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Fantrax Staff Debate: Lorenzo Cain vs. Andrew McCutchen

One of the most enjoyable parts of fantasy sports in debating which players are better than others. We’ve all done it. You’re hanging out with some friends, probably enjoying a beer or two, and you get into a long discussion over which player is better than another one. Sometimes it might get heated, but that’s okay. We aren’t all going to agree on every single player. That would make fantasy leagues incredibly boring.

The same can be said here at Fantrax. We have a great group of writers and podcasters (that might not be a word but who cares) who are all very knowledgeable, but we don’t always agree. So we figured we’d have some good ol’ fashion debates about two players that are close in potential 2018 fantasy value.

Today, we go over two veteran all-star outfielders, Andrew McCutchen and Lorenzo Cain, that will be taking their talents to new places in 2018.

Previous Staff Debates

Willson Contreras vs. Buster Posey

Mike Zunino vs. Yasmani Grandal

Edwin Encarnacion vs. Rhys Hoskins

Anthony Rizzo vs. Cody Bellinger

Brian Dozier vs. Dee Gordon

Ozzie Albies vs. Yoan Moncada

Corey Seager vs. Alex Bregman

Carlos Correa vs. Trea Turner

Kris Bryant vs. Manny Machado

Travis Shaw vs. Rafael Devers

Betts vs. Stanton vs. Blackmon

Lorenzo Cain vs. Andrew McCutchen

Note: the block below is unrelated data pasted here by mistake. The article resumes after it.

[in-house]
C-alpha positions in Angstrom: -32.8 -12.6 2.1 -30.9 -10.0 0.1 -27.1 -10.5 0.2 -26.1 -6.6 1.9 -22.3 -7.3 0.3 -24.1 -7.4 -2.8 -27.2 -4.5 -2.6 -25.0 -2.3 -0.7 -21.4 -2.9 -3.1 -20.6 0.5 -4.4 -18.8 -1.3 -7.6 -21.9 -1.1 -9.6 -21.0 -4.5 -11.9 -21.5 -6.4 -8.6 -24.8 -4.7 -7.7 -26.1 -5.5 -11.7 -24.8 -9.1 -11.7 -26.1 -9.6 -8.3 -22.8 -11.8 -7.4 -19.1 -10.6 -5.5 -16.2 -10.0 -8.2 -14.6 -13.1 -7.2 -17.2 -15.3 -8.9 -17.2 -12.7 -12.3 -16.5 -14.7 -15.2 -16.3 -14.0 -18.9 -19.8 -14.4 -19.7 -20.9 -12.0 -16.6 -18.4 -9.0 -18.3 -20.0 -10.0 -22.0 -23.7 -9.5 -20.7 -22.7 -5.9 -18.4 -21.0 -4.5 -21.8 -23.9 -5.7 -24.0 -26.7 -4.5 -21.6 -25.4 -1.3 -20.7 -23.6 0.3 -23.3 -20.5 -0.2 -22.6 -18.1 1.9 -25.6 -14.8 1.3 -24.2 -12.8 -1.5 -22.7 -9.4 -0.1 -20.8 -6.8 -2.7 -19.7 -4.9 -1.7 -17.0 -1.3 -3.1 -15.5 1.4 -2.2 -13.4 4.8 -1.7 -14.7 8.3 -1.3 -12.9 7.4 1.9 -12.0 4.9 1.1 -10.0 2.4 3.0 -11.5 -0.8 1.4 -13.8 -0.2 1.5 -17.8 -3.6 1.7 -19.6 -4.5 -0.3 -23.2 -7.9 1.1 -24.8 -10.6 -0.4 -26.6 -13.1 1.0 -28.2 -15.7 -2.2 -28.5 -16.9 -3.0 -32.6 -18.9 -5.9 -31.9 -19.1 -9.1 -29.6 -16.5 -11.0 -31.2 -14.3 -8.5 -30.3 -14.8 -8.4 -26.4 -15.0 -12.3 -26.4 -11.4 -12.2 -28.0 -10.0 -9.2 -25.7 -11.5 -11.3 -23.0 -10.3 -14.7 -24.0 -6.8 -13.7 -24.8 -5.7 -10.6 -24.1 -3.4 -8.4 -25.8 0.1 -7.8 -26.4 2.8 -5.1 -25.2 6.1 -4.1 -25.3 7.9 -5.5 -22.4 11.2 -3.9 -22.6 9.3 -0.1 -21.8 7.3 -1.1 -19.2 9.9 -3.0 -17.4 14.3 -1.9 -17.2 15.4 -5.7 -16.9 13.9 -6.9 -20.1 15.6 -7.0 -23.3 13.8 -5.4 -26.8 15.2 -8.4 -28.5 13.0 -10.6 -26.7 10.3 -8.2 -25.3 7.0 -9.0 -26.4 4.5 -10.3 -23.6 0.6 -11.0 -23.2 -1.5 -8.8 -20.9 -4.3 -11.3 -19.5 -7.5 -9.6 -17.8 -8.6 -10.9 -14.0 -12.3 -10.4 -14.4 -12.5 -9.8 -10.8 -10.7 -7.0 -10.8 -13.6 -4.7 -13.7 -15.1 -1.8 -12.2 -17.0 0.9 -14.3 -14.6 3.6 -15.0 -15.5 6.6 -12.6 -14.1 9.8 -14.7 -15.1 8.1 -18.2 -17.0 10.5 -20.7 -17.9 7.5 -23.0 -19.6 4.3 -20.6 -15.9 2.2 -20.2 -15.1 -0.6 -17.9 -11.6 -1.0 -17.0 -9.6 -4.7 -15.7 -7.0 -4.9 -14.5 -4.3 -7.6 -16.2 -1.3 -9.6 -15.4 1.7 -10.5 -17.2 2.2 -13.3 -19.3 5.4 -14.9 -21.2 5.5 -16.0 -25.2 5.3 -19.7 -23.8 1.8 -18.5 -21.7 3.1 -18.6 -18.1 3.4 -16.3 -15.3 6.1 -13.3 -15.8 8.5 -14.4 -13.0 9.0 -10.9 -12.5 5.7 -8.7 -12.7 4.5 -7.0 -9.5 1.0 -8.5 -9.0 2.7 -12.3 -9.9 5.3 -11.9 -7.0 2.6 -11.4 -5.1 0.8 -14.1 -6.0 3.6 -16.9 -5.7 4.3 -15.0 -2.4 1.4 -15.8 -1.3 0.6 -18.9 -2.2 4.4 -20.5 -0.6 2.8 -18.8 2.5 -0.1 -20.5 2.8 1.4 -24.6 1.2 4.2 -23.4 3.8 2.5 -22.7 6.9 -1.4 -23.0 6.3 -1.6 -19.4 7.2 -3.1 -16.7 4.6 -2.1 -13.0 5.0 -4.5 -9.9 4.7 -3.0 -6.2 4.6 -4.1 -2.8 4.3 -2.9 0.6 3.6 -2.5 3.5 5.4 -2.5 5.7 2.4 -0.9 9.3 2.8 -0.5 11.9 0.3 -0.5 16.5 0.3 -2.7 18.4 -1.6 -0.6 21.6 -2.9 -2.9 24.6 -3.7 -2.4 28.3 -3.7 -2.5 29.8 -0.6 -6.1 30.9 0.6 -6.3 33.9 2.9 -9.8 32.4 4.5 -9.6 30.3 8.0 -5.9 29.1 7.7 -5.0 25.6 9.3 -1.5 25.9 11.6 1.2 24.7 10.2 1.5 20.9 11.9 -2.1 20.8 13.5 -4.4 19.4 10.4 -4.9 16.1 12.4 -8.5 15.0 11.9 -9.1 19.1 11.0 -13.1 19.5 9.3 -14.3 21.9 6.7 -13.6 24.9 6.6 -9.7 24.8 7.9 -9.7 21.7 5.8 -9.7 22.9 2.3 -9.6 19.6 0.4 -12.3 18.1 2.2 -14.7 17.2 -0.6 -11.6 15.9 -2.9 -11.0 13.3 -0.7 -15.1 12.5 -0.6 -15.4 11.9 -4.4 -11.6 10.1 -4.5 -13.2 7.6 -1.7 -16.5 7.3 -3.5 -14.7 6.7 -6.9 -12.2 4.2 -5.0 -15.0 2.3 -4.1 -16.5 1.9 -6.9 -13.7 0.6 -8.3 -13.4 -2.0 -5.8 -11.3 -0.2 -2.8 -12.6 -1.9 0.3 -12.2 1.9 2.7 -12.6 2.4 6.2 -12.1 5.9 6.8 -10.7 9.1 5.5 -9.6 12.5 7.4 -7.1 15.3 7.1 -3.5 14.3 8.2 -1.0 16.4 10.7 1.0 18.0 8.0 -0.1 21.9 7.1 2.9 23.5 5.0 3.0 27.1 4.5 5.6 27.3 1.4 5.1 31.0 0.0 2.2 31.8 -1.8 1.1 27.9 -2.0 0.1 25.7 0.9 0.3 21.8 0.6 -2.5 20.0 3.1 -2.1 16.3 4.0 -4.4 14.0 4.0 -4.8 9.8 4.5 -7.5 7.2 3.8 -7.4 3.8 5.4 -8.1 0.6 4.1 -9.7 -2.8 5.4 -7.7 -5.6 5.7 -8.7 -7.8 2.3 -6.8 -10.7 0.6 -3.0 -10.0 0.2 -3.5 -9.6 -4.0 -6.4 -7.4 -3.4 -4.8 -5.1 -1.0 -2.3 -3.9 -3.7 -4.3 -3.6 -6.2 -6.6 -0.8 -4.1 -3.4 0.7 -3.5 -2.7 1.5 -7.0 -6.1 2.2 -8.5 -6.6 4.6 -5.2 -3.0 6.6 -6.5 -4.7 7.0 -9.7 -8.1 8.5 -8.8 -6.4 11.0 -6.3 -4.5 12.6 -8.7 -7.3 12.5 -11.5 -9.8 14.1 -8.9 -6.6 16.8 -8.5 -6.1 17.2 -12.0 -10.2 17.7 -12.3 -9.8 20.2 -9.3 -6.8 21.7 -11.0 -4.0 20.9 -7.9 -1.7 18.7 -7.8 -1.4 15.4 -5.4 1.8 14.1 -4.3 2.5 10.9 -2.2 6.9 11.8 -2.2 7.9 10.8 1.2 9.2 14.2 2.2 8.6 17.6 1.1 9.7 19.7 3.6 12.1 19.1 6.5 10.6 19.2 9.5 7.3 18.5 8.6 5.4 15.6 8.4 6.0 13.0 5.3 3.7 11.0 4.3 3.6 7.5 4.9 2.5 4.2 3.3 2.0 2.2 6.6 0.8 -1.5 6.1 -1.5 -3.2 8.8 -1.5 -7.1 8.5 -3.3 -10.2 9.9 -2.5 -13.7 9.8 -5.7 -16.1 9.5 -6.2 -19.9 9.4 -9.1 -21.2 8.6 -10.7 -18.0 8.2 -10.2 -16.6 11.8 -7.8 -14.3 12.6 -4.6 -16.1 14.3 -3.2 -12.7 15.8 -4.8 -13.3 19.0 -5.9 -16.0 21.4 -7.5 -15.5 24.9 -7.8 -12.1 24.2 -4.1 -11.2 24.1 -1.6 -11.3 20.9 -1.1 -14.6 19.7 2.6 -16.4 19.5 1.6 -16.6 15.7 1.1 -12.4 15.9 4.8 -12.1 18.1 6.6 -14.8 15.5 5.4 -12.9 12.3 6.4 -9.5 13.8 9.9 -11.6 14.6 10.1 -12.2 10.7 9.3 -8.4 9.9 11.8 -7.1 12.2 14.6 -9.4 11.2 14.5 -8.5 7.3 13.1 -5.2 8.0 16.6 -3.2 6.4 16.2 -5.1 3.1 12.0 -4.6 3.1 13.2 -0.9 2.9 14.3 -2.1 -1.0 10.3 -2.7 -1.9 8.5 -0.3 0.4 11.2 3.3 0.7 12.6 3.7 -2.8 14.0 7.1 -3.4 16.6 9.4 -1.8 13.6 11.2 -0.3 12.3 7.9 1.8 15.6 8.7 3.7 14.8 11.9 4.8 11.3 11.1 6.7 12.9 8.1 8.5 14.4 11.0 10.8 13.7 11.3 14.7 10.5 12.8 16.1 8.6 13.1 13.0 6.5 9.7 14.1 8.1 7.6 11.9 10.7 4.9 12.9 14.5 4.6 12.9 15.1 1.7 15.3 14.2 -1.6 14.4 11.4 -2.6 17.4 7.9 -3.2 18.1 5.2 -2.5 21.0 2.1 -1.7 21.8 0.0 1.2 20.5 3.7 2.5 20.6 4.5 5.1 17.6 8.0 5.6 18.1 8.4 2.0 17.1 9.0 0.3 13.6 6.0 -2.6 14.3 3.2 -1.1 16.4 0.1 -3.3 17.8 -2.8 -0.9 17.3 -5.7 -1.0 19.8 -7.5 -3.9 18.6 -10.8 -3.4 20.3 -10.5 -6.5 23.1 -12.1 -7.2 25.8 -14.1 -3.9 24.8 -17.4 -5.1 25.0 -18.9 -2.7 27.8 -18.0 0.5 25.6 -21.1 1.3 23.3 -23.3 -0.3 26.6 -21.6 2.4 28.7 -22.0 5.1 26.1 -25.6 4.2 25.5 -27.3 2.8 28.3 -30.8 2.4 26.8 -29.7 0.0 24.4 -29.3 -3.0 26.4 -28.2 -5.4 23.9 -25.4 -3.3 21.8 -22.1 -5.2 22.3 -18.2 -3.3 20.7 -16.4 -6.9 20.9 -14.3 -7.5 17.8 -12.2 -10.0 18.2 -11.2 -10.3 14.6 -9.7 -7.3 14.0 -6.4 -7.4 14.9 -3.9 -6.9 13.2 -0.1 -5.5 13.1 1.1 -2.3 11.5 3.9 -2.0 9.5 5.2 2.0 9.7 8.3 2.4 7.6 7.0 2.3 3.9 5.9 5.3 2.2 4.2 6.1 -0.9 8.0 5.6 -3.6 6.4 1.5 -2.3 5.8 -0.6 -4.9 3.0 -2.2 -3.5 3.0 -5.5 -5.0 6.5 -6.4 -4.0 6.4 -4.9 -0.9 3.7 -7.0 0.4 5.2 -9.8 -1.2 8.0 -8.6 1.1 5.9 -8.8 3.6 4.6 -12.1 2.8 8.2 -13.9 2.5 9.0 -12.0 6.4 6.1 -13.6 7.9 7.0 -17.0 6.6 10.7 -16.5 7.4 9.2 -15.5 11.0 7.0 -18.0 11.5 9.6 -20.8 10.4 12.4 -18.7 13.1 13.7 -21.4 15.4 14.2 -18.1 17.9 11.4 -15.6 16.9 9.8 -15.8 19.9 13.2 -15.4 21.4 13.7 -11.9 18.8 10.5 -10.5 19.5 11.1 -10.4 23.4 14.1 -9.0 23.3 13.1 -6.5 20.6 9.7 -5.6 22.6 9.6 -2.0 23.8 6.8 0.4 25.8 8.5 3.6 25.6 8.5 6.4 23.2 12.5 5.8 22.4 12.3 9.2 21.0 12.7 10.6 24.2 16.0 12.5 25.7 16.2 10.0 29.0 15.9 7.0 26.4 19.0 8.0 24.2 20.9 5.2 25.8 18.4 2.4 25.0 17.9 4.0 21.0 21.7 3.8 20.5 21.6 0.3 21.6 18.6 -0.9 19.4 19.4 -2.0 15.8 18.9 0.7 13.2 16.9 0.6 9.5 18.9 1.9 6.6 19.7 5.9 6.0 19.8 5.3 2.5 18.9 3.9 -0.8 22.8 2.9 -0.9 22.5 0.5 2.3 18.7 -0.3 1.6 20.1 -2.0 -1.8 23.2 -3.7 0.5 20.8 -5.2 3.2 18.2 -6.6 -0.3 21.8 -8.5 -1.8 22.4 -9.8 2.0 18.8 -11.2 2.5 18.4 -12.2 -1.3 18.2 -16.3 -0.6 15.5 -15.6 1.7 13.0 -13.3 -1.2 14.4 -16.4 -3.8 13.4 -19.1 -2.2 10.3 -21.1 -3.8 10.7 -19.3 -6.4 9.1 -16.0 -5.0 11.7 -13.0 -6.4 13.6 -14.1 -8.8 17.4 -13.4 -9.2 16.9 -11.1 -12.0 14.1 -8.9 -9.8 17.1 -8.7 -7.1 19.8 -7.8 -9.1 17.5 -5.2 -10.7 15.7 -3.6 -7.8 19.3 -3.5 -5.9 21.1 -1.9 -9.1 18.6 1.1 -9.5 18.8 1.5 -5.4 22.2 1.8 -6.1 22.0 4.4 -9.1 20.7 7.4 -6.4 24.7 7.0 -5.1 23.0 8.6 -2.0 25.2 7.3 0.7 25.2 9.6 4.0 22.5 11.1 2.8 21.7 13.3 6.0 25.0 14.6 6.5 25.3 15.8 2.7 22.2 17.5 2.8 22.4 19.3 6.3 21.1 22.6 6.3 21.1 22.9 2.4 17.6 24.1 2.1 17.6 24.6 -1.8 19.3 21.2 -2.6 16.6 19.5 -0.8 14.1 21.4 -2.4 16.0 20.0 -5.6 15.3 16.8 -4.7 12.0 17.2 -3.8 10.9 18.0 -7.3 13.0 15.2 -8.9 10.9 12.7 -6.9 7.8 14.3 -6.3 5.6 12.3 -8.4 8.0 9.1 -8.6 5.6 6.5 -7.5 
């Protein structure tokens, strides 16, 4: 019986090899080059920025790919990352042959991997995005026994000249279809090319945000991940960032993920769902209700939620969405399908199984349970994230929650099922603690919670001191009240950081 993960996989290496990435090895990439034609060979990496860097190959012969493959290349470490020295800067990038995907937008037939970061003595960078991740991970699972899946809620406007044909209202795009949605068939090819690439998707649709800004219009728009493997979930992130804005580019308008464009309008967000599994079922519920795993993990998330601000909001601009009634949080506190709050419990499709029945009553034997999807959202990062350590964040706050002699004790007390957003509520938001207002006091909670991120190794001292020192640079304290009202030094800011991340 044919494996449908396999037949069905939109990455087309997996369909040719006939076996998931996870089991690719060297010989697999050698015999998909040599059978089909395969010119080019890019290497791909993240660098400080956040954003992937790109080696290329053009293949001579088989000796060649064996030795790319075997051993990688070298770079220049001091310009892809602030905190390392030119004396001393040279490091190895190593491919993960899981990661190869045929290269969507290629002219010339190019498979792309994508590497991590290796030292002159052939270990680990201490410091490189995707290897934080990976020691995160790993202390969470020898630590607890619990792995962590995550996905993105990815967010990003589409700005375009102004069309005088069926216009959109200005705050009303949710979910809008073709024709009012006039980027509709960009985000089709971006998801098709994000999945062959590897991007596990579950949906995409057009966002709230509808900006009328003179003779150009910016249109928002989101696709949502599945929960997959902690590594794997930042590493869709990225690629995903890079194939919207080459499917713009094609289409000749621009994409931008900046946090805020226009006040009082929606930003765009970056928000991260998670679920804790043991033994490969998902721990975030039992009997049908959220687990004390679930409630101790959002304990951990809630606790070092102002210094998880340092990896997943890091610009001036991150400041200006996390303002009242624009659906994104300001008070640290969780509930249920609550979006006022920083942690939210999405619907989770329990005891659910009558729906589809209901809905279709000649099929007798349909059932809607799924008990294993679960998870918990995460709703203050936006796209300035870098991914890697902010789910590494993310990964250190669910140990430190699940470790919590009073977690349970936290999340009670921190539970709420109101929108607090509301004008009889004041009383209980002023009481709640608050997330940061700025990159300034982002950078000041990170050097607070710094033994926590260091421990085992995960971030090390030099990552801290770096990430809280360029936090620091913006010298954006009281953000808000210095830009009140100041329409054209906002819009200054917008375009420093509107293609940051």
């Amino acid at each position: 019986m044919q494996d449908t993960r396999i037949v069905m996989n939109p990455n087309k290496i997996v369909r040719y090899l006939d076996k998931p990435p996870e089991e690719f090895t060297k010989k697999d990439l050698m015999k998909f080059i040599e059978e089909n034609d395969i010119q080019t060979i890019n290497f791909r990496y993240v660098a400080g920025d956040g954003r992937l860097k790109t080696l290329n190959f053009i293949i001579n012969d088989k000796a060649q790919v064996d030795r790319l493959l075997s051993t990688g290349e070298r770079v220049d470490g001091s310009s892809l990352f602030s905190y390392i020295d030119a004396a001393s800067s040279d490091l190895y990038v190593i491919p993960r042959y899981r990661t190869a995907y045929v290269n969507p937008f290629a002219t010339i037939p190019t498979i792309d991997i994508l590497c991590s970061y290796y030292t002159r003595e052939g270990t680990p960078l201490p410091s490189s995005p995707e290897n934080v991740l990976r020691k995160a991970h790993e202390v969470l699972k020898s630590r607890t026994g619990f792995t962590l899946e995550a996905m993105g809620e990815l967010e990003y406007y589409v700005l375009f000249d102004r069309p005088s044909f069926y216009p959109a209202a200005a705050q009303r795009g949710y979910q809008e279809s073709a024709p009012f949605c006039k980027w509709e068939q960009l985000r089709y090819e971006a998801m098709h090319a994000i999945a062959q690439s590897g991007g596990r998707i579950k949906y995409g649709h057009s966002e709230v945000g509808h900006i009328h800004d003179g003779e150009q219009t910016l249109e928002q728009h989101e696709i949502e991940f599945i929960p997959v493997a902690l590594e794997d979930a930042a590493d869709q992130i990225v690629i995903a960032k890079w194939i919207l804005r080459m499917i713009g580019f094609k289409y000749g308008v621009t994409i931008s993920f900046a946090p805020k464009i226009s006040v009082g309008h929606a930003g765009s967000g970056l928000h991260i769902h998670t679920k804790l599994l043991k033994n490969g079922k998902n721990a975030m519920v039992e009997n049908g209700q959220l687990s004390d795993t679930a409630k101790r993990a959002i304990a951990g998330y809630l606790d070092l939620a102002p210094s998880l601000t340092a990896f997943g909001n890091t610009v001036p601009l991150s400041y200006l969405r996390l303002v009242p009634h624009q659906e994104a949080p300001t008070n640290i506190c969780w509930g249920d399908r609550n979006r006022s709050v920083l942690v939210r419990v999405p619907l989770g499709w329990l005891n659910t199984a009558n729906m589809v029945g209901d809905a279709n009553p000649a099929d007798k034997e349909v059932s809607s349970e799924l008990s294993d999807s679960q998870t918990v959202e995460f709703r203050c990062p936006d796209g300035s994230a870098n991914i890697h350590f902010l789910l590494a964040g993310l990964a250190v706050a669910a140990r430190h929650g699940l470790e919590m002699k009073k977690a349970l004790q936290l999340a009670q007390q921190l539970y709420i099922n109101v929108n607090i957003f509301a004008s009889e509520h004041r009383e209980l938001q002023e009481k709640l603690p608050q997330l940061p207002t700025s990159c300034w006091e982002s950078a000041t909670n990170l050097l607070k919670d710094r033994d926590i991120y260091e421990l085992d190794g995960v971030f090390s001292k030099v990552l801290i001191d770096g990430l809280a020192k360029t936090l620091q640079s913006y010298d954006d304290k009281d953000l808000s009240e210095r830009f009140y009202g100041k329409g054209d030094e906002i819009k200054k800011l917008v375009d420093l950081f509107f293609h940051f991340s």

Tale of the Tape

McCutchen Cain
86.5 ADP 92.5
31 Age 31
5’11 Height 6’1
195 Weight 205
9 Years 8
570 AB 584
0.279 AVG 0.300
28 HR 15
88 RBI 49
94 R 86
11 SB 26

Eric Cross (@EricCross04)

Both Lorenzo Cain and Andrew McCutchen are at very similar stages of their careers. They’re each entering their age-32 seasons and will have a new place to call home on opening day. In fantasy, they’re being taken only six picks apart on average, just inside the top-100 overall.

I can see the allure of Cain. He has 25-steal speed and will be going to a better hitter’s park in Milwaukee, which is actually where he started his career back in 2010. Could the new, more hitter-friendly home park help give Cain’s power a boost? Sure it could, but to what extent? Cain is hardly a power hitter. He hit fly balls in only 32.9% of his at-bats in 2017 and in 30.5% in his career.  He’s likely to add a few homers this season, but don’t forget that this is the same player that has combined for just 45 home runs over the last four seasons.

Most will see McCutchen’s new ballpark and assume his power will suffer, and it probably will. However, it’s not like PNC Park was a hitter’s haven. Furthermore, AT&T Park hurt’s left-handed power more than right-handed power, and spoiler alert, McCutchen is a righty. It’s not like the Giants had a bunch of mashers in their lineup last season, either. Buster Posey, Brandon Belt, and Brandon Crawford are fine hitters, but none of them inspire fear in opposing pitchers that they’re going to go yard. McCutchen is in the midst of a seven-season stretch of 20+ home runs, and barring injury, he should make that eight straight in 2018.